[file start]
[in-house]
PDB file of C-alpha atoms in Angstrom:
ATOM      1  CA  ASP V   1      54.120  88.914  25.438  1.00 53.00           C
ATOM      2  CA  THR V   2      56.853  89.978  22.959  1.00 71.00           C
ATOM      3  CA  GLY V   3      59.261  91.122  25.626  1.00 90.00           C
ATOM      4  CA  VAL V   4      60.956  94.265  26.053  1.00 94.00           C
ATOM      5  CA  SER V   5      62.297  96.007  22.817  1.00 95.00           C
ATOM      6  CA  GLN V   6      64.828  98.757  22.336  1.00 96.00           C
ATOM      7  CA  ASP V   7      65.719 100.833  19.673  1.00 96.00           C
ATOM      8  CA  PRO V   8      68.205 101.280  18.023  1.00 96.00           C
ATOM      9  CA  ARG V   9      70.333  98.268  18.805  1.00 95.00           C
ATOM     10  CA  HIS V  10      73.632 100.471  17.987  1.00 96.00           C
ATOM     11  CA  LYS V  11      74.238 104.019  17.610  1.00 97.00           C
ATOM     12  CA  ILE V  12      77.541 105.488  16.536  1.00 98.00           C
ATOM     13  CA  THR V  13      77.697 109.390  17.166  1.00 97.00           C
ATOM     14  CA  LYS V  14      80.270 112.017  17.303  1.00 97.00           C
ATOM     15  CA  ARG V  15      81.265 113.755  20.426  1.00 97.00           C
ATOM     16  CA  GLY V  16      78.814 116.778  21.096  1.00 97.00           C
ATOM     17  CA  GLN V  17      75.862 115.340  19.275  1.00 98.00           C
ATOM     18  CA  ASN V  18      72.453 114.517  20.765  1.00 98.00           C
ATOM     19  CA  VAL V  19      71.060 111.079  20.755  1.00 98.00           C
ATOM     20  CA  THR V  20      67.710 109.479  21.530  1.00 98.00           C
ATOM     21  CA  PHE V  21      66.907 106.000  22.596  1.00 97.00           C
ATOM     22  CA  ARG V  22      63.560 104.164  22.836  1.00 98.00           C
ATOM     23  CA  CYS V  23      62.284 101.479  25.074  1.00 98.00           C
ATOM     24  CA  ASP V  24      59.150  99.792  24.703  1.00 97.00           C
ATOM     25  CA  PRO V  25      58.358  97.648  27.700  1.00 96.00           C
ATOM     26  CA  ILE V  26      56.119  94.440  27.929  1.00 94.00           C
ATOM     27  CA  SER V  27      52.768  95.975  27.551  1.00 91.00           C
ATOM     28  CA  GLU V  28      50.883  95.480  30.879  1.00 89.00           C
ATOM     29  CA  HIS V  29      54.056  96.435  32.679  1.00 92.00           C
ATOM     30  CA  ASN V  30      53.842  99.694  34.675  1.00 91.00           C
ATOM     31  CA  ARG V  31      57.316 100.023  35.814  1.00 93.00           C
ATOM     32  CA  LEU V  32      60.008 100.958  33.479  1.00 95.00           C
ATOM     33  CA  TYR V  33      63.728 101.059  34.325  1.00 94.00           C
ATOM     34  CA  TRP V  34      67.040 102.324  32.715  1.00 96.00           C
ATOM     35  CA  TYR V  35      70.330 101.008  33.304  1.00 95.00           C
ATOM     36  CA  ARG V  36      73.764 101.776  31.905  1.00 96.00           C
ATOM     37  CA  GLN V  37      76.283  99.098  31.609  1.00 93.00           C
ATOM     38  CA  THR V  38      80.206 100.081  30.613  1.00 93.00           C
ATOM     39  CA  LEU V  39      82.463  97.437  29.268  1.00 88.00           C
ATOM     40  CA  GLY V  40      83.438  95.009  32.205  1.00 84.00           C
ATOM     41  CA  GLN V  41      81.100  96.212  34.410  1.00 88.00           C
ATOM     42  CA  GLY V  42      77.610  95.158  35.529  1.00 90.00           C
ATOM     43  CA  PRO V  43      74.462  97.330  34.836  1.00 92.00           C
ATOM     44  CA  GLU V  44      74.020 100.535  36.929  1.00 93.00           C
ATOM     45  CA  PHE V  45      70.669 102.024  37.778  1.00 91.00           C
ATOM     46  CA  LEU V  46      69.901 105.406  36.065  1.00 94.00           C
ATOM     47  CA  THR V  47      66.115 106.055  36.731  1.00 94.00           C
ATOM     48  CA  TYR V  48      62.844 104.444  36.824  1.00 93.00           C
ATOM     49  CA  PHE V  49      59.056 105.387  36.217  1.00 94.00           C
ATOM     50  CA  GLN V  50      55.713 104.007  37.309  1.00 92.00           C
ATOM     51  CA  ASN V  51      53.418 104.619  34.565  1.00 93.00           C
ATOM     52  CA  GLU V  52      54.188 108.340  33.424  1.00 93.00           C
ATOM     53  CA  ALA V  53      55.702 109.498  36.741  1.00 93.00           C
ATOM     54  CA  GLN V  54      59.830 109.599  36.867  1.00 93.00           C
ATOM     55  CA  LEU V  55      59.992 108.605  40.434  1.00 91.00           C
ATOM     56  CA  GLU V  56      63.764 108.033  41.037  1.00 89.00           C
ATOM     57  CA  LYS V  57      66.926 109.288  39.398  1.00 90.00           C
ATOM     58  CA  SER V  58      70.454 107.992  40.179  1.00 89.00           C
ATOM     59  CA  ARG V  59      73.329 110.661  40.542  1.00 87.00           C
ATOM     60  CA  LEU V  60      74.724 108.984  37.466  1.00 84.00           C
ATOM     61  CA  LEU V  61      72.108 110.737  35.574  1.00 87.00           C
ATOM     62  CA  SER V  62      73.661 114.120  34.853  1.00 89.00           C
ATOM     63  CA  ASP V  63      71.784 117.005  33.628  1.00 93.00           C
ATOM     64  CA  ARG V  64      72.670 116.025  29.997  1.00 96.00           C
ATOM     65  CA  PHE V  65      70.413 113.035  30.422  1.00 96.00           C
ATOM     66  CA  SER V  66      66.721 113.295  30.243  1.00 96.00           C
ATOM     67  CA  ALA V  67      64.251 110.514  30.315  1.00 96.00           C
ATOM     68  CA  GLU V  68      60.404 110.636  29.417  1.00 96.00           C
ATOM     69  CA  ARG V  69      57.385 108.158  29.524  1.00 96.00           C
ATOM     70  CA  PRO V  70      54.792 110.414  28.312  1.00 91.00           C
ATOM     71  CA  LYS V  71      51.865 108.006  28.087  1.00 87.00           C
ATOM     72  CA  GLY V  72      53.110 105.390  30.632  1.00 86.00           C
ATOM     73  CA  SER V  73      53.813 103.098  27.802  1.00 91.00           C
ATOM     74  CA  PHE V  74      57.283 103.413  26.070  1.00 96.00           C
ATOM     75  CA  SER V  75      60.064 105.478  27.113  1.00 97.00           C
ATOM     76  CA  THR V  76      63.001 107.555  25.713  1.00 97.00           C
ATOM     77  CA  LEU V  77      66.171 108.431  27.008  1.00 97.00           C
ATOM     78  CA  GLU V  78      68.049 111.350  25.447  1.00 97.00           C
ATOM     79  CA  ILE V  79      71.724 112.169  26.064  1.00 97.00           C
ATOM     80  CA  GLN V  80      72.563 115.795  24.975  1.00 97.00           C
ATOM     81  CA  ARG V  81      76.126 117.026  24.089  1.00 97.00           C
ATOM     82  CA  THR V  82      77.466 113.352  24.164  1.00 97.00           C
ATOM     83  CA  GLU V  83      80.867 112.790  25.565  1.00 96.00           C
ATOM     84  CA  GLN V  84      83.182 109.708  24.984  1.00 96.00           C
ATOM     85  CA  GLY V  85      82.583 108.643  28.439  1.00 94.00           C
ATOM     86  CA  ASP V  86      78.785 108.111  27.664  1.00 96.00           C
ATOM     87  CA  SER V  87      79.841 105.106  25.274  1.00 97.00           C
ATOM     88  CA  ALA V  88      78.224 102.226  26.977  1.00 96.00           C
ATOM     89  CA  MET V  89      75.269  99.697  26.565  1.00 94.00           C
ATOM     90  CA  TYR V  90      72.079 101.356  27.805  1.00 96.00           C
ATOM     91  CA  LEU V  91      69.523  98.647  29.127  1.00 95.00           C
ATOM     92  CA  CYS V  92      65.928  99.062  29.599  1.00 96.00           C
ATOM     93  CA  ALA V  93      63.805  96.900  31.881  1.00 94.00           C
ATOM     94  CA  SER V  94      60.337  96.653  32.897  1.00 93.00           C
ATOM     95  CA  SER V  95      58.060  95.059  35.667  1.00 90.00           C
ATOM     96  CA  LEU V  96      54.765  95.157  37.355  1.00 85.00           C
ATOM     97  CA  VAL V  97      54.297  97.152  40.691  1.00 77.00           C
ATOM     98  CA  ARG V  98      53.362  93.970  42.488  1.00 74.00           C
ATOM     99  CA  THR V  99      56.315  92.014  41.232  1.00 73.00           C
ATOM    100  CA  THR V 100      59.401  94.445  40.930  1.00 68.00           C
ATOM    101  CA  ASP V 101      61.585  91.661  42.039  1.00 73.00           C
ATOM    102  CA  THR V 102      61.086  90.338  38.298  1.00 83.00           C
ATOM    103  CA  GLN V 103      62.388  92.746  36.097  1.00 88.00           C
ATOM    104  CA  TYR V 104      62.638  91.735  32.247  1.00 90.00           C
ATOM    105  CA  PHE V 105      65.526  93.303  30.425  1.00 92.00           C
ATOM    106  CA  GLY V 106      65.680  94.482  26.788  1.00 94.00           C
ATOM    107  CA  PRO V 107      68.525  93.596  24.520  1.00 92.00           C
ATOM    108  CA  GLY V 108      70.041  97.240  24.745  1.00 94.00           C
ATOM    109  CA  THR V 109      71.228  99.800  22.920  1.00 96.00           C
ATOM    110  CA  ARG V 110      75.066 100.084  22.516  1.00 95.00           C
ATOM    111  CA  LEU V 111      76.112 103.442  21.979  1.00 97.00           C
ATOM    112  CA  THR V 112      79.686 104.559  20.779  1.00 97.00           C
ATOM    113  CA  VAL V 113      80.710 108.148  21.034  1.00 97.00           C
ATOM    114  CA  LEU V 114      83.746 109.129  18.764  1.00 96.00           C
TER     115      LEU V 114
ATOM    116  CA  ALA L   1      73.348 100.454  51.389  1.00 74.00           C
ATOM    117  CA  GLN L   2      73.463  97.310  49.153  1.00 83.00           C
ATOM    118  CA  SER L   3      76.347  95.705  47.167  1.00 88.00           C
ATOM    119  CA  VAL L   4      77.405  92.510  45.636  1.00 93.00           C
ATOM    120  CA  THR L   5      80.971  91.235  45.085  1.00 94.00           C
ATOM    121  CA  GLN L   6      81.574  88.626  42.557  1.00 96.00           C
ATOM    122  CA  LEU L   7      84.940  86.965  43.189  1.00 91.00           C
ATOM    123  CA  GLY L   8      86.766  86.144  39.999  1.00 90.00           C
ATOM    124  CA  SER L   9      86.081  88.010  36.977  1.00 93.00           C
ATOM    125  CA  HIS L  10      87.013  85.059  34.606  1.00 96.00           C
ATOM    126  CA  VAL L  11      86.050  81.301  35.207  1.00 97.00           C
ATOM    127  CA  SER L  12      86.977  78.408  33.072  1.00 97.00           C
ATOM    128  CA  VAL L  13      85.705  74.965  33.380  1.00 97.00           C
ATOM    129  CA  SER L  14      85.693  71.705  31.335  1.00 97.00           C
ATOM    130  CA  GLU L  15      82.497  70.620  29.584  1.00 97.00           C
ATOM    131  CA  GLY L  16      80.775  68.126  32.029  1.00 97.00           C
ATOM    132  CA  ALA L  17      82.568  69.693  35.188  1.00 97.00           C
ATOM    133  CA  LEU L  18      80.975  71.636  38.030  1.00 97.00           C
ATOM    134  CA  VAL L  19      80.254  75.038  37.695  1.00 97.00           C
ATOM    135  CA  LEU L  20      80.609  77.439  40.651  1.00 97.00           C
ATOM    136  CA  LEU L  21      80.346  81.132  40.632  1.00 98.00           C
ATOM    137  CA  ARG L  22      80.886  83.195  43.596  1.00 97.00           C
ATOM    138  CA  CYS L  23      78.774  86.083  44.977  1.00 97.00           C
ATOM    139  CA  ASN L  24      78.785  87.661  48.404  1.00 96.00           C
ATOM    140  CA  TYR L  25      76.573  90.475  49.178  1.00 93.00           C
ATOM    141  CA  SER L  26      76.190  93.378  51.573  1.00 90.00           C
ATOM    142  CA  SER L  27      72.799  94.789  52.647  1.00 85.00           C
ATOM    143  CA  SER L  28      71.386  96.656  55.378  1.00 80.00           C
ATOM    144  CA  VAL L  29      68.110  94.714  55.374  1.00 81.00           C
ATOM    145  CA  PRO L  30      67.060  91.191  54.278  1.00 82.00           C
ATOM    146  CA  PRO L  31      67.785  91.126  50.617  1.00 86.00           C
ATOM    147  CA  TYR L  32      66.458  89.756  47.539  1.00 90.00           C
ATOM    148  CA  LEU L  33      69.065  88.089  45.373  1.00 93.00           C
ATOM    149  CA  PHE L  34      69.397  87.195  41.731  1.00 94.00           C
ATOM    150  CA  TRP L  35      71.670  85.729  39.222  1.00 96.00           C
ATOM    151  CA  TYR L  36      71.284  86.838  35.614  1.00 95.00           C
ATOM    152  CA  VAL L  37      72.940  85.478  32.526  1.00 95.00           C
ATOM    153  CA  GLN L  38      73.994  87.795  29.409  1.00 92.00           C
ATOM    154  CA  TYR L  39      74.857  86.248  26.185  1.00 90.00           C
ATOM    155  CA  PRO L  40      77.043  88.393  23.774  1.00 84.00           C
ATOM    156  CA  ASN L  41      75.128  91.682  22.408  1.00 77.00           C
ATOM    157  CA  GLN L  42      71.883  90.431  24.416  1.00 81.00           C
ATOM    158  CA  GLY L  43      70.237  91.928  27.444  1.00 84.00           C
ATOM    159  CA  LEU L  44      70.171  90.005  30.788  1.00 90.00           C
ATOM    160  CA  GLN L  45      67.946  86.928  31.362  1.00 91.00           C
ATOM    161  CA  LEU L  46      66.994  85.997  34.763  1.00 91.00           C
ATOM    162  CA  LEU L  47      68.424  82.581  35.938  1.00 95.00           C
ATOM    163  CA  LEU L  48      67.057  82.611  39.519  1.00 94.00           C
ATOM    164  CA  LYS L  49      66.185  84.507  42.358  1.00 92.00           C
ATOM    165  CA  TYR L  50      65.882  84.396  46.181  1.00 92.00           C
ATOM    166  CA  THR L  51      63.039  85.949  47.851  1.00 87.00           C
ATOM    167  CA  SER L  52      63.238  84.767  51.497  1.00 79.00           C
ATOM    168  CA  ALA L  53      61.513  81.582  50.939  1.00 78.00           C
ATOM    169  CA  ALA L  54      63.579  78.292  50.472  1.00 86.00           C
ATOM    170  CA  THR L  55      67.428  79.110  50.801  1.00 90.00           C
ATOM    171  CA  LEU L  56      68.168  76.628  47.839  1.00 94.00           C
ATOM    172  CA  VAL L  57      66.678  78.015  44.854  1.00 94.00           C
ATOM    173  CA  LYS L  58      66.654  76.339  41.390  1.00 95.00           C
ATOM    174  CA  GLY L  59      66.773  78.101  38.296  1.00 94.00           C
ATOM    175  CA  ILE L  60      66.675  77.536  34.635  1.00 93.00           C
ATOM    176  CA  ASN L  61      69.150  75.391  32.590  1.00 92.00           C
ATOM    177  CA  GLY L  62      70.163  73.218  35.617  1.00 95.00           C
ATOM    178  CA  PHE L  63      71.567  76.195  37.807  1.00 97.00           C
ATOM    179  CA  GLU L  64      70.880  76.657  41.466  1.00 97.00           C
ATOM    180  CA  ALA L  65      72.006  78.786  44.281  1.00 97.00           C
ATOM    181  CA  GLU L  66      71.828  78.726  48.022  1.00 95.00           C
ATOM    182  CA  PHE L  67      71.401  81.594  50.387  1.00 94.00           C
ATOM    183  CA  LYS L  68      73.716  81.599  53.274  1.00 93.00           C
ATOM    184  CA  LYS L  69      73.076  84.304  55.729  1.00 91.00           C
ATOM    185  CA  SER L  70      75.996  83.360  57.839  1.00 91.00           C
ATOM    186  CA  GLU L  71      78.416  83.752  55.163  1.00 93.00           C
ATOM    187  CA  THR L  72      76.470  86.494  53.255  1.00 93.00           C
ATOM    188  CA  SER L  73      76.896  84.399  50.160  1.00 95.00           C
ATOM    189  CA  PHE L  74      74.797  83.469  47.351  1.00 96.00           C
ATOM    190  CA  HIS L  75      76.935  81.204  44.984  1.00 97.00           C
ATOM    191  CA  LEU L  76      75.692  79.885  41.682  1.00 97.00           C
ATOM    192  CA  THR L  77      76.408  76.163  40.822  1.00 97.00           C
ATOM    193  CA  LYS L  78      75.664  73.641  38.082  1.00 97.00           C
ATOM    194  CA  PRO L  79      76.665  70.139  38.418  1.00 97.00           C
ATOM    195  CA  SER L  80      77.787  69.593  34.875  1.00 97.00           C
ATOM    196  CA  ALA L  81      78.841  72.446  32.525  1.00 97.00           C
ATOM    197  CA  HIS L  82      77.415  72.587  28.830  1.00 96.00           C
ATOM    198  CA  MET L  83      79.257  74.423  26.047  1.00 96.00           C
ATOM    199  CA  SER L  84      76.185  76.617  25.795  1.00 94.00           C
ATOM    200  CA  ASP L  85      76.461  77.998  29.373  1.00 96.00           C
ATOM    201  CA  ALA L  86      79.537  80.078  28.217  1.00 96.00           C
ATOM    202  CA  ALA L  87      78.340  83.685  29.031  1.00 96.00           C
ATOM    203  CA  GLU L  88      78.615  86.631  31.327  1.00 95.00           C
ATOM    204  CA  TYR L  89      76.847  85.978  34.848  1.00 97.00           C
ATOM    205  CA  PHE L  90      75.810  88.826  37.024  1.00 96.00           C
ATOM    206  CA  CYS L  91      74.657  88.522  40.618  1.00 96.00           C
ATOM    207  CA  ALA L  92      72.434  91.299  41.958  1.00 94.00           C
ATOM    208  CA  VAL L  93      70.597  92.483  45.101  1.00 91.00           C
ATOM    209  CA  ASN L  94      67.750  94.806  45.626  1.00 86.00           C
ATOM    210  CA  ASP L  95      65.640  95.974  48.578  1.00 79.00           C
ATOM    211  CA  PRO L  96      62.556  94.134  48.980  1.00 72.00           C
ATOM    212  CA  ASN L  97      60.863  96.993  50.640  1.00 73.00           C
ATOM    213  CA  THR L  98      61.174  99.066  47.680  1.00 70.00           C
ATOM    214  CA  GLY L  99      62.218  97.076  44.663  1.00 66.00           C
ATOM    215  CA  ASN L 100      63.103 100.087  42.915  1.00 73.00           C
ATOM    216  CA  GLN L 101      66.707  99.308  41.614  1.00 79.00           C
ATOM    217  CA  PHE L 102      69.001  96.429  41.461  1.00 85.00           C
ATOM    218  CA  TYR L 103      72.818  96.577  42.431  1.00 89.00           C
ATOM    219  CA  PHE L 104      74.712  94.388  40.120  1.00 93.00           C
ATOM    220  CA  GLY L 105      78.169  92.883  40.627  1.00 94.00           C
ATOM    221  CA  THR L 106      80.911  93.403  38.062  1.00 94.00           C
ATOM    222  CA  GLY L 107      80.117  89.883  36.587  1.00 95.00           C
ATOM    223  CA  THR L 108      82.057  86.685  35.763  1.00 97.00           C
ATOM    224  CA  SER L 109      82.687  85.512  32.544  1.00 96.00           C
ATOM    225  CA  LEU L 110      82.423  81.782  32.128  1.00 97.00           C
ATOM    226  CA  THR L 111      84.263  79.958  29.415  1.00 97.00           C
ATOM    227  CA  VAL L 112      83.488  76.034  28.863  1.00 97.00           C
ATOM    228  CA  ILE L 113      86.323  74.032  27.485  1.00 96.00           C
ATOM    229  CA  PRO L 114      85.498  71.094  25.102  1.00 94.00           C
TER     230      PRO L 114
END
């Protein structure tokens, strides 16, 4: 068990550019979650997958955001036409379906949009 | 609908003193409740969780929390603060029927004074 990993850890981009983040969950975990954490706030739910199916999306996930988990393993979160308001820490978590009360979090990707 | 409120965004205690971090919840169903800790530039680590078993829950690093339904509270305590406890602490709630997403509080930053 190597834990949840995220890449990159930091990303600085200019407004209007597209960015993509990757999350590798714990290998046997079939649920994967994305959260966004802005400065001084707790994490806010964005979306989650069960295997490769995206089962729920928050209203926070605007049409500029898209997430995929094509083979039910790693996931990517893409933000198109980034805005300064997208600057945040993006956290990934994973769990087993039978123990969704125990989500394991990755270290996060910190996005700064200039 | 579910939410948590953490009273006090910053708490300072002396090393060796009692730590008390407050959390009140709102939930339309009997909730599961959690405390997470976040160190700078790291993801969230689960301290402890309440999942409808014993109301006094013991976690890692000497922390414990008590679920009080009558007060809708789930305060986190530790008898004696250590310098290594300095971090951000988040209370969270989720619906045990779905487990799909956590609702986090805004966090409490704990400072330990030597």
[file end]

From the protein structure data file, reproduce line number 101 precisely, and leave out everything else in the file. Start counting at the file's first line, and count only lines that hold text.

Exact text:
ATOM     99  CA  THR V  99      56.315  92.014  41.232  1.00 73.00           C